by Bruce A. Smith
In the past six months, there has been flurry of interest in the DB Cooper case from TV producers and documentarians. Some Cooper researchers are reporting up to six different outfits from the United States and the UK developing some kind of DB Cooper show, and I think the essential question to ask is: What will be the role of the FBI in these shows, and will they answer any lingering questions about the investigation?
Simply, is the FBI conducting a cover-up of the DB Cooper case? If not, when will they explain the many inconsistencies and mysteries their investigations have produced.
Here is my list of the Top Ten Questions to ask the FBI regarding DB Cooper.
1. Cigarette Butts
Eight Raleigh cigarette butts were recovered from DB Cooper’s plane, but are now reported missing.
– So, where are they?
– If lost, is anyone looking for them?
– Were they used for DNA analysis, as alleged by author Pat Forman in a NBC-News broadcast
– If so, where is the paper-work?
2. Ground Search
DB Cooper hijacked his airplane on the Wednesday before Thanksgiving in 1971. He jumped out of his aircraft at approximately 8:15 that evening, and skydiving experts say he would have been on the ground by 8:30 pm at the latest. However, no one went looking for him until the next day, giving DB Cooper an 11-hour headstart over his pursuers. Ironically, no FBI agents actually went out into the woods looking for DB Cooper.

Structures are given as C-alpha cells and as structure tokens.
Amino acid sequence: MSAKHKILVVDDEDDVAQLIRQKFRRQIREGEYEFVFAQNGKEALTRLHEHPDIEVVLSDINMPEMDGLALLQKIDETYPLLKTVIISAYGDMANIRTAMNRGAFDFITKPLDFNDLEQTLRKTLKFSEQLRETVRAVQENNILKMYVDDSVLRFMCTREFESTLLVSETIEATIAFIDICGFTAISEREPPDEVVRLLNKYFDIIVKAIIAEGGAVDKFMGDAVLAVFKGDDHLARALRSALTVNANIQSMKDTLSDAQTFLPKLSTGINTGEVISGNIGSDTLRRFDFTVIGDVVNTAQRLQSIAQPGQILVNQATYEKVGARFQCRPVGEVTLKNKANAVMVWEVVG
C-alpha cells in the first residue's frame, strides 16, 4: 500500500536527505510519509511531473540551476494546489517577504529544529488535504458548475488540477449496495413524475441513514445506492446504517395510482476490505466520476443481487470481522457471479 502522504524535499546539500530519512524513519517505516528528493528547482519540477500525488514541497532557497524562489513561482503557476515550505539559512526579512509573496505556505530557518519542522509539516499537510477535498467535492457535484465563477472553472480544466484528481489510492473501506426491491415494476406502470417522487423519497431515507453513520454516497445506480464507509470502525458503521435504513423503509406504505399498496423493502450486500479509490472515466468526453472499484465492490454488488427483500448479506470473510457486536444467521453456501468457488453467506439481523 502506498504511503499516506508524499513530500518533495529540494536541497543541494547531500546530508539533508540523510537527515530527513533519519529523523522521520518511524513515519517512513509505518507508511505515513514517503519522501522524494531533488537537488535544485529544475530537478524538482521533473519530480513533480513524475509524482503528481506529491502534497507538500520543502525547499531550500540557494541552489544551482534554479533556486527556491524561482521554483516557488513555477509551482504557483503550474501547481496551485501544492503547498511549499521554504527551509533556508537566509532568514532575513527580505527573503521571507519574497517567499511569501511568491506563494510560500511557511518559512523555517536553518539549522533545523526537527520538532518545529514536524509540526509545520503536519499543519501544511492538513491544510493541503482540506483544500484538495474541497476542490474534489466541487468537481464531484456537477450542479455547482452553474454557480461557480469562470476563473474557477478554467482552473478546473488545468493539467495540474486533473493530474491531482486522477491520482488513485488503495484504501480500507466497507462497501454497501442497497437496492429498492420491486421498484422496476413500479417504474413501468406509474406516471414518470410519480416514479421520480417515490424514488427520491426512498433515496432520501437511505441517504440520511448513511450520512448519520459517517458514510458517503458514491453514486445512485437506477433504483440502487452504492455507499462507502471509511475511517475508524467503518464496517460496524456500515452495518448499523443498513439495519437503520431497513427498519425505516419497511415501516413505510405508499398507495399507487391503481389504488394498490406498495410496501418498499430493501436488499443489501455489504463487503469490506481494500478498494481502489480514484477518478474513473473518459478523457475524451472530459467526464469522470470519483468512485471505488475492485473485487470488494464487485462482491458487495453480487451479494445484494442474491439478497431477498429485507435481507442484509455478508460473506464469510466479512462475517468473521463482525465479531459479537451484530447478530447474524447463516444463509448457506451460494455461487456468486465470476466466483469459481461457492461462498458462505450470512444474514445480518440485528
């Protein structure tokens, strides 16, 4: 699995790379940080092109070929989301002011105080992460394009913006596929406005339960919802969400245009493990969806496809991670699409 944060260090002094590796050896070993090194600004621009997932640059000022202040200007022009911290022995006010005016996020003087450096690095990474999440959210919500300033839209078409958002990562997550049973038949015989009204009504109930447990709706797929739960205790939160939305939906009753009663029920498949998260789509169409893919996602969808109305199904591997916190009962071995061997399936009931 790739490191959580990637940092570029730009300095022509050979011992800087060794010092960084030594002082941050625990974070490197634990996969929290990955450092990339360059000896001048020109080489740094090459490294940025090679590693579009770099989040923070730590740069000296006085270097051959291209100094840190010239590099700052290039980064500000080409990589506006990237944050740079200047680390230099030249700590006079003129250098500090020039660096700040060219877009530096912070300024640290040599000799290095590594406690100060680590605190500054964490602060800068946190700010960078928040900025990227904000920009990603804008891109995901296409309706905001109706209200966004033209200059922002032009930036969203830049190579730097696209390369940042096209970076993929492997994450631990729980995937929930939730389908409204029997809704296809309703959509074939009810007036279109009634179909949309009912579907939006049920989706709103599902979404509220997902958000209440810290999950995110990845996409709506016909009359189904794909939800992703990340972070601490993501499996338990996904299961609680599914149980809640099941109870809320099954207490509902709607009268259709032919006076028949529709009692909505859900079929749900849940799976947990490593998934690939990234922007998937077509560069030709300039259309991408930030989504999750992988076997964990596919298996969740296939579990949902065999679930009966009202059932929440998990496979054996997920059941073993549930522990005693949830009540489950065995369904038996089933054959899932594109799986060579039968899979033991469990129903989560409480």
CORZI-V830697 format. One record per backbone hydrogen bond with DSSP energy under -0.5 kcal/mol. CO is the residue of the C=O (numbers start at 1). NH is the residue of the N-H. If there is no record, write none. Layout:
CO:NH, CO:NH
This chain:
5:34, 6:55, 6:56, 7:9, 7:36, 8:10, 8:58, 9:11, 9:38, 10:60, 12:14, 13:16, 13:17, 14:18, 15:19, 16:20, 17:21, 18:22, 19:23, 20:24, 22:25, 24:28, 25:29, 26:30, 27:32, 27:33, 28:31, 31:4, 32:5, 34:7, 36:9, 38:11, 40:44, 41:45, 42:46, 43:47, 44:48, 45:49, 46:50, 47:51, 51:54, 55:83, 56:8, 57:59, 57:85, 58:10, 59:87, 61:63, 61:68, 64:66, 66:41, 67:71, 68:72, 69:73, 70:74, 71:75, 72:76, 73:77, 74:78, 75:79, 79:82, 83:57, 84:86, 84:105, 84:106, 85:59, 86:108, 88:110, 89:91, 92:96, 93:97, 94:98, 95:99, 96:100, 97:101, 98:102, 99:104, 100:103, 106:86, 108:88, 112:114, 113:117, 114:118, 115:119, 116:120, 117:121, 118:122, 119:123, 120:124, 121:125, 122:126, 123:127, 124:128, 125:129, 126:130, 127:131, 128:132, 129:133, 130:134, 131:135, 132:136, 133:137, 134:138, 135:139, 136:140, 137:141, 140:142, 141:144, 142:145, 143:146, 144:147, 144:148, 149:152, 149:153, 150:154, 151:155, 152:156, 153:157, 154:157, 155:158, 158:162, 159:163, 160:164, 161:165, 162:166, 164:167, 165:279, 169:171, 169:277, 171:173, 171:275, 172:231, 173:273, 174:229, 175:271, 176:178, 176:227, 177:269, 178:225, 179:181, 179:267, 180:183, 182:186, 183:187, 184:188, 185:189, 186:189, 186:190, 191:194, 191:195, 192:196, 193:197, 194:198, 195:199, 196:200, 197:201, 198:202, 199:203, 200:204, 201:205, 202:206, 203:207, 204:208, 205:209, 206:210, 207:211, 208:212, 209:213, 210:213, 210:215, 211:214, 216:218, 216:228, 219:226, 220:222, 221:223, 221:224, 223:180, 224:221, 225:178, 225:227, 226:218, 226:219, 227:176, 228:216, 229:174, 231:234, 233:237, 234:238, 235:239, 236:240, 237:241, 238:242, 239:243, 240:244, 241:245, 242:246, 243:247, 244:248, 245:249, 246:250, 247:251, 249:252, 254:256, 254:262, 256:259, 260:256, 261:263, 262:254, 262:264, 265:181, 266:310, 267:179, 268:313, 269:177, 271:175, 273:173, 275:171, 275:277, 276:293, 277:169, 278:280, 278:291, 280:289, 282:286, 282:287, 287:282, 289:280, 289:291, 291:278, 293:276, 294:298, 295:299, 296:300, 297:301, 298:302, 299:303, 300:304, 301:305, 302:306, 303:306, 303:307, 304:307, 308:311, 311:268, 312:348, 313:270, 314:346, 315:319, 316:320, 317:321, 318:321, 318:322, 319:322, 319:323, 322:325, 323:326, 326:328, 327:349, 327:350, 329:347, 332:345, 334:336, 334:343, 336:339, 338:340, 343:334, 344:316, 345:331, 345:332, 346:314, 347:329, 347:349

– So, why was the initial ground search out-sourced to local Sheriff Departments, specifically the Clark Country Sheriff’s Department and Cowlitz County SD?
-Why weren’t there check-points and road-blocks established once the Landing Zone was determined by airline officials, understood to be approximately 11 pm, November 24, 1971?
-Why was the ground search called off on Monday, November 29, 1971?
-Why did Seattle FO tell FBI DC that there was too much snow on the ground to continue, when there was no snow reported in the LZ by the Sheriff’s officials.
3. Clip-on Tie
DB Cooper was reported to have worn a black clip-on tie, which he reportedly left on the seat next to him.
– Why did it the clip-on tie enter the Seattle evidence cache four days after the hijacking?
-Where was it for that time?
-Was the chain of custody broken?
4. Reno, fingerprints
DB Cooper’s plane, Northwest Orient 305, landed in Reno, Nevada for refueling approximately four hours after leaving Sea-Tac on the hijacker’s getaway flight. He presumably jumped from the plane long before it touched down at Reno, but waiting for the plane were 200 law enforcement officials, including a bevy of FBI agents from the Las Vegas office. In Reno, the plane was searched for evidence.
– Who conducted the fingerprint search aboard 305 on November 24, 1971
-What was obtained in that search? Were the prints recovered deemed “to be of no use,” as reported by author Bernie Rhodes?
-Why weren’t the “In-flight” magazines gathered into evidence?
5. Reno, duties of FBI agents
The memories of Las Vegas-based special agents on the evidence retrieval duties are in conflict with each other, and Bernie Rhodes writes that they seemed to be “victims of some strange post-hypnotic suggestion.”